James W. Black life and biography

James W. Black picture, image, poster

James W. Black biography

Date of birth : 1924-06-14
Date of death : 2010-03-22
Birthplace : Uddingston, Scotland
Nationality : Scottish
Category : Science and Technology
Last modified : 2011-08-15
Credited as : Doctor scientist, Lasker award, Wolf Prize in Medicine

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James W. Black was a Scottish doctor and pharmacologist.

Sir James Whyte Black's research led to the development of propranolol, a lifesaving breakthrough in the treatment of heart disease. Propranolol is a beta-blocker, interrupting adrenaline's stimulating effect on the heart and reducing the heart's need for oxygen. The medicine is used in treatment of angina, high blood pressure, migraine headaches, tremors, anxiety, and panic disorders. He also developed cimetidine, which inhibits acid secretion in the stomach and is thus used to treat heartburn and ulcers.

Black's career was split between academic labs and pharmaceutical giants, and he was awarded the Nobel Prize for Medicine in 1988, sharing the honor with two American researchers from North Carolina, Gertrude B. Elion and George H. Hitchings. When told he had won the Nobel Prize, Black quipped, "I wish I had my beta-blockers handy." His wife died four years before Black received his honors, and in his biography for the Nobel Committee he described her as the most intellectually exciting person he ever knew.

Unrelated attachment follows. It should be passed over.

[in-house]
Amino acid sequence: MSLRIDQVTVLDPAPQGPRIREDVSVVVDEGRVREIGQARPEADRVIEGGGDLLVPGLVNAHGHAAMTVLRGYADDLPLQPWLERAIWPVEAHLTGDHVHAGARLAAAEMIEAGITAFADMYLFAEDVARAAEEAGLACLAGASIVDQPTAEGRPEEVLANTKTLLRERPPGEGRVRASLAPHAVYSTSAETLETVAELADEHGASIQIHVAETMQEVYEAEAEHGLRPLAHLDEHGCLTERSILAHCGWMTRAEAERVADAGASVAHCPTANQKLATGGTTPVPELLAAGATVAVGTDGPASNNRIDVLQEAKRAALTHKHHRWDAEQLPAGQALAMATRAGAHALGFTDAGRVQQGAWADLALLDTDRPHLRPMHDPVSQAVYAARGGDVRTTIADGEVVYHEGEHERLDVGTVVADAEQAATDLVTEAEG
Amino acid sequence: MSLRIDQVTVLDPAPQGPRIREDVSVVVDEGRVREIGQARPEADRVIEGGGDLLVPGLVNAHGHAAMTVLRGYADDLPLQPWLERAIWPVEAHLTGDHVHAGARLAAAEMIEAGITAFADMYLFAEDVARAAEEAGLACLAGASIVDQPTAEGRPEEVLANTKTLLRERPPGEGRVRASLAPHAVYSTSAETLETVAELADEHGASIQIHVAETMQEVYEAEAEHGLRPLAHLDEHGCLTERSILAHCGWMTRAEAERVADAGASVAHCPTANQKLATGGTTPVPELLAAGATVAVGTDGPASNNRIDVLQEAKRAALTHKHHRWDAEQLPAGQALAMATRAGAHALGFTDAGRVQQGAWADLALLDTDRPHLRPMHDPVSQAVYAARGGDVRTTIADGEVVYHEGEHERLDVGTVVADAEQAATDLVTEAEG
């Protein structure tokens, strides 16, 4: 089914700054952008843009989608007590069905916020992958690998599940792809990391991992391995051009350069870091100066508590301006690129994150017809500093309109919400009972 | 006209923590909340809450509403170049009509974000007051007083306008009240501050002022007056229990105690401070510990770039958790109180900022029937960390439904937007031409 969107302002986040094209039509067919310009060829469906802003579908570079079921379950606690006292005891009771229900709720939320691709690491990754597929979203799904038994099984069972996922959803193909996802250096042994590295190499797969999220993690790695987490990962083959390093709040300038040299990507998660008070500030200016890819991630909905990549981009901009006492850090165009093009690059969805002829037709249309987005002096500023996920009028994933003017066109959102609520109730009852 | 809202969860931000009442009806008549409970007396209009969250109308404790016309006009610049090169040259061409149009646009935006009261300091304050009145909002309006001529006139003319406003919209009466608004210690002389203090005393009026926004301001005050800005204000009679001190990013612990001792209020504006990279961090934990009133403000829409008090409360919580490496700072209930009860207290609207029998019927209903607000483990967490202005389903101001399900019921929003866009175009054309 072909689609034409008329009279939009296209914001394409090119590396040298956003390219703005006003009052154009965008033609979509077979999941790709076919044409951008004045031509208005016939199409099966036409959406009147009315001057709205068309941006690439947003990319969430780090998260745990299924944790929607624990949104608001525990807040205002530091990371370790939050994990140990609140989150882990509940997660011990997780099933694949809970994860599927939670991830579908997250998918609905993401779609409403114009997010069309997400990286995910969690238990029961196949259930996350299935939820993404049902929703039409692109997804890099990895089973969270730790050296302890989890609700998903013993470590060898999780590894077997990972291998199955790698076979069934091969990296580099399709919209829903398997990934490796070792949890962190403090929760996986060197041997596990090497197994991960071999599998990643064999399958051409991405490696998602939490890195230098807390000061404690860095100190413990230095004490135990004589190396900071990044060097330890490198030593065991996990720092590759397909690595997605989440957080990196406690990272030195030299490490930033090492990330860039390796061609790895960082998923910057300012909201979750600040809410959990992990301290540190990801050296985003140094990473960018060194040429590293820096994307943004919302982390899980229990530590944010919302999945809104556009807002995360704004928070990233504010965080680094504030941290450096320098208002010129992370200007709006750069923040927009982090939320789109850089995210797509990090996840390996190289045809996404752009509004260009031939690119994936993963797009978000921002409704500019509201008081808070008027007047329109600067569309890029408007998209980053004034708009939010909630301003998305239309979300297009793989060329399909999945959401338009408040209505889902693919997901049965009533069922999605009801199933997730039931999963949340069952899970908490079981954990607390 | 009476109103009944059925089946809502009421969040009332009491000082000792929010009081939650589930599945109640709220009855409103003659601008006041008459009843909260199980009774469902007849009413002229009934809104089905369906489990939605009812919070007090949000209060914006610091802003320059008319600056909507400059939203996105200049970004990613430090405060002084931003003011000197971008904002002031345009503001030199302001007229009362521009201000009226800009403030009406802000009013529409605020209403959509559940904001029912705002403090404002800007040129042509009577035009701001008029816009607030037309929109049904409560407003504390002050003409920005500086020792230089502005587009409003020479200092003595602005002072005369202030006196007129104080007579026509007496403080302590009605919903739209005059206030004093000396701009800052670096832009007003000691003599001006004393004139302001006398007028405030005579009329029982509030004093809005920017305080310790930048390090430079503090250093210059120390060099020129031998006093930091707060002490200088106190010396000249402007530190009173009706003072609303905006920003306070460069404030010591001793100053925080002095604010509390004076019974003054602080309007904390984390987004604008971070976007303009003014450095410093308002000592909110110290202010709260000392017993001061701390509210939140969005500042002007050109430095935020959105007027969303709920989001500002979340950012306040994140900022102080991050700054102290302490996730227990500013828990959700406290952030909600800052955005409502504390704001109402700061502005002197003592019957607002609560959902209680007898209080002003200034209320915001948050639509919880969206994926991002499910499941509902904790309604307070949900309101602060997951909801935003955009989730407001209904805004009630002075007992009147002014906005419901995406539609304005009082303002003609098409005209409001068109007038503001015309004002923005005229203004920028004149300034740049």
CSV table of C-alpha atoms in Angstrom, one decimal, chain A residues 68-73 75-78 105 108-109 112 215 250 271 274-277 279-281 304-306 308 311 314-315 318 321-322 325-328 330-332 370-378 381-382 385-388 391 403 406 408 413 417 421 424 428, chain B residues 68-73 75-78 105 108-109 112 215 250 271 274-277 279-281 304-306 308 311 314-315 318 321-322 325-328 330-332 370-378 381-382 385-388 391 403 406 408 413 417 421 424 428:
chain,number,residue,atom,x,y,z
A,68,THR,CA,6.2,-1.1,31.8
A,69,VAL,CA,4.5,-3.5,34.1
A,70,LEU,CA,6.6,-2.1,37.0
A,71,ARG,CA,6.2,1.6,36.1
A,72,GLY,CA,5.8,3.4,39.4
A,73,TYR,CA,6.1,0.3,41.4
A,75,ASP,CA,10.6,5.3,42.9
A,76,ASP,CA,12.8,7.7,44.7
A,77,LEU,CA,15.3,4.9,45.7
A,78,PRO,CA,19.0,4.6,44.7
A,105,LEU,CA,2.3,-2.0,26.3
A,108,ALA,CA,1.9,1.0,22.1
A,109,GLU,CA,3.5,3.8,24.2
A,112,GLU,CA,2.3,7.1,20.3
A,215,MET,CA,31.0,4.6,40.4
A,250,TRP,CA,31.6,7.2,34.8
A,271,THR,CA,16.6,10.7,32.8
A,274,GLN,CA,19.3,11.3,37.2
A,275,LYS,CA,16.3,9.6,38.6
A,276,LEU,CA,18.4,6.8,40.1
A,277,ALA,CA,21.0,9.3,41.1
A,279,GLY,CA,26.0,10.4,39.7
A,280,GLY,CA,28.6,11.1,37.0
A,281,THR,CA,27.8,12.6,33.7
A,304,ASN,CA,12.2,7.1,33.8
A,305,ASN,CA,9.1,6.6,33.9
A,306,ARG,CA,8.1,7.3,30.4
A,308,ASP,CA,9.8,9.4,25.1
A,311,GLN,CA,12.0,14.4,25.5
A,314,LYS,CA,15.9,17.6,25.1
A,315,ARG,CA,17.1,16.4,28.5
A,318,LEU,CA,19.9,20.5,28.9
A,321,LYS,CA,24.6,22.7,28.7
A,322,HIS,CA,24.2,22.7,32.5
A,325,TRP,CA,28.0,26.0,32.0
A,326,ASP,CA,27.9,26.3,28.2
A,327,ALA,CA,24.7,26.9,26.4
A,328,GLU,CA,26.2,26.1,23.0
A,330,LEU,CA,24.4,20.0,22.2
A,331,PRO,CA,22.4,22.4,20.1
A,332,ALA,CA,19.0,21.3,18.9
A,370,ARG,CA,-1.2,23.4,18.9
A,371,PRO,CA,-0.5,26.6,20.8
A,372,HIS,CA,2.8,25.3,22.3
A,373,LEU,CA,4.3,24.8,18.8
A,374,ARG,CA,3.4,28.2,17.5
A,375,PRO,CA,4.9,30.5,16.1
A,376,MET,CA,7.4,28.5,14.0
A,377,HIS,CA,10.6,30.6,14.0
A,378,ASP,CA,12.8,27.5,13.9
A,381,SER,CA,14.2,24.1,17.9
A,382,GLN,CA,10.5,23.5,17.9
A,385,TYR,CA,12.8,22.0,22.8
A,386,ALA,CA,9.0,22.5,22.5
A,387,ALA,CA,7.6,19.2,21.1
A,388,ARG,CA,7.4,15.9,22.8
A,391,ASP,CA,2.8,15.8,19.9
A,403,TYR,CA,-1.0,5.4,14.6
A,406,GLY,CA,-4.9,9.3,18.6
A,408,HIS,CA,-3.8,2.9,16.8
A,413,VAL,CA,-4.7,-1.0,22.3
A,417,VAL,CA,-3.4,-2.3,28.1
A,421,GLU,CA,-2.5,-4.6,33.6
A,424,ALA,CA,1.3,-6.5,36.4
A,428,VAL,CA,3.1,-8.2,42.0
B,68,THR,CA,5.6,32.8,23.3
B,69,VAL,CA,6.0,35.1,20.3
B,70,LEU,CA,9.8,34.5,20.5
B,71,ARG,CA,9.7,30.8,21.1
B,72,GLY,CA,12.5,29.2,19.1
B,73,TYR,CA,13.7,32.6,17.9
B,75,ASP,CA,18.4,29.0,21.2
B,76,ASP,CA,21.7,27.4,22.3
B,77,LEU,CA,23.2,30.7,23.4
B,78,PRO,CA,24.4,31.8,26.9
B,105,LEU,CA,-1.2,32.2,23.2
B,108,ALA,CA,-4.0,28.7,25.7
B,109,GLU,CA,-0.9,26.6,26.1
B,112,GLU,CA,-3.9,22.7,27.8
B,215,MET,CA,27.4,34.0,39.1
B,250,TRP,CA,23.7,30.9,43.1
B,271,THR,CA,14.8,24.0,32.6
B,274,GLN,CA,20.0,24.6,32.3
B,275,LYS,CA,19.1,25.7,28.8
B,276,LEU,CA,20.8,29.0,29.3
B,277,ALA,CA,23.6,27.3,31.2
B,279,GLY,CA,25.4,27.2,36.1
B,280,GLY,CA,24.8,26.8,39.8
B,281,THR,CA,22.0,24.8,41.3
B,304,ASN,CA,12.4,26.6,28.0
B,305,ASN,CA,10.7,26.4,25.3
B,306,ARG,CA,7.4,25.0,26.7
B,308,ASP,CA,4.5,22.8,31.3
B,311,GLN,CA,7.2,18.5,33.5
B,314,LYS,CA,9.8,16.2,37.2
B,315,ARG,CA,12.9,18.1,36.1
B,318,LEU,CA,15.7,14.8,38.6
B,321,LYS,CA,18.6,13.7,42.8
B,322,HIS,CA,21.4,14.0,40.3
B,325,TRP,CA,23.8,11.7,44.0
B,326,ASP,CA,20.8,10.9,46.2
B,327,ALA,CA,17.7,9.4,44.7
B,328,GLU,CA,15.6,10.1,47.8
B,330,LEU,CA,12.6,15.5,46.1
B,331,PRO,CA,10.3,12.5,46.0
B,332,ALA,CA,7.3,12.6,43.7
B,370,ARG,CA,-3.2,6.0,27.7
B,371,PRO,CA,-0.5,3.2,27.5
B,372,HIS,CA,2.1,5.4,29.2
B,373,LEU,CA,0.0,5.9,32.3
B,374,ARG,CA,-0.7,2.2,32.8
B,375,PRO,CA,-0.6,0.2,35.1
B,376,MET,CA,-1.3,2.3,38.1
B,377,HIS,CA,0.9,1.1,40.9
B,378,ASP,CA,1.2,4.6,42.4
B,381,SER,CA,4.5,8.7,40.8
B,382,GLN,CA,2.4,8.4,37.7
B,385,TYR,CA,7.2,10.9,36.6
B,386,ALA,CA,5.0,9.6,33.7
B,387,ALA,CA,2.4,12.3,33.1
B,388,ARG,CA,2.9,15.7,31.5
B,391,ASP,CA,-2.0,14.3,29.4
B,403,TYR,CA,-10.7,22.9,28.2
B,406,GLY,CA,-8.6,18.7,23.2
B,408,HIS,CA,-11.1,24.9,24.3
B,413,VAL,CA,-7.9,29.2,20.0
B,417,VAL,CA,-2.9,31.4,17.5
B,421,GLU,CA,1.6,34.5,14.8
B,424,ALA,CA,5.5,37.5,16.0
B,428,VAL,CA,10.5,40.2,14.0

Black was made a Knight Bachelor on 10 February 1981 for services to medical research, receiving the honour from the Queen at Buckingham Palace. On 26 May 2000 he was appointed to the Order of Merit, of which there are only 24 members at any one time, by Queen Elizabeth II.

He was elected a Fellow of the Royal Society in 1976 and the same year he was awarded the Lasker award. In 1979, he was awarded the Artois-Baillet Latour Health Prize. In 1982 Black was awarded the Wolf Prize in Medicine. He was awarded the 1988 Nobel Prize in Medicine along with Gertrude B. Elion and George H. Hitchings for their work on drug development. In 1994 he received the Ellison-Cliffe Medal from the Royal Society of Medicine.

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